Killer smog continues to hover over Donora, Pennsylvania, on October 29, 1948. Over a five-day period, the smog killed about 20 people and made thousands more seriously ill.
Donora was a town of 14,000 people on the Monongahela River in a valley surrounded by hills. The town was home to steel mills and a zinc smelting plant that had released excessive amounts of sulphuric acid, carbon monoxide and other pollutants into the atmosphere for years prior to the disaster. During the 1920s, the owner of the zinc plant, Zinc Works, paid off local residents for damages caused by the pollution. Still, there was little or no regulation of the air pollution caused by the industries of Donora.
Beginning sometime on October 26, weather conditions in the valley brought a heavy fog into Donora. This fog appears to have trapped the airborne pollutants emitted from the zinc smelting plant and steel mills close to the ground, where they were inhaled by the local residents. Soon, a wave of calls came in to area hospitals and physicians. Dr. William Rongaus, the head of the local Board of Health, suggested that all residents with pre-existing respiratory problems leave town immediately. However, 11 people, all elderly and with heart problems or asthma, were already dead.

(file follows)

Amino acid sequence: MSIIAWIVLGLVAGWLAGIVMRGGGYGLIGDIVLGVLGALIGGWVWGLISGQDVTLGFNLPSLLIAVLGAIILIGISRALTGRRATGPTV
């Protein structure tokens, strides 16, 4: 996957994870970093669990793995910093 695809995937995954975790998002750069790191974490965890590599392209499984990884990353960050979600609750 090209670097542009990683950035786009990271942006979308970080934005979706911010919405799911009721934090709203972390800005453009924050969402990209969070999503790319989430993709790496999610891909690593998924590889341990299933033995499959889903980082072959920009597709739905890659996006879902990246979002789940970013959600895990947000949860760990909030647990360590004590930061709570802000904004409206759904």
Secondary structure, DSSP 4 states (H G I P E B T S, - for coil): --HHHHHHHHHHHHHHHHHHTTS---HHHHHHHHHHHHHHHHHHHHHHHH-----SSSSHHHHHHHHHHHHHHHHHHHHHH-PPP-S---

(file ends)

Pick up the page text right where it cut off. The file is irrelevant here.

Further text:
Most residents then attempted to evacuate, but the heavy smog and increased traffic made leaving difficult. Thousands flooded the hospitals when they experienced difficulty breathing. It was not until October 31 that Zinc Works shut down operations. Later that day, rain fell on Donora and dispersed the pollutants. By that time, another nine people had already perished.
The Donora smog disaster received national attention when it was reported by Walter Winchell on his radio show. In the aftermath, air pollution finally became a matter of public concern; the incident led to the passage of 1955 Clean Air Act. The Donora Zinc Works shuttered operations in 1957. Although the types of heavy visible pollutants responsible for the deaths in Donora have now been mostly outlawed and eliminated, invisible pollutants such as ozone remain a threat to people with chronic respiratory ailments.
Years later, a local high-school student’s research and activism led the Pennsylvania Historical and Museum Commission to place a commemorative plaque in Donora honoring the victims of the killer smog.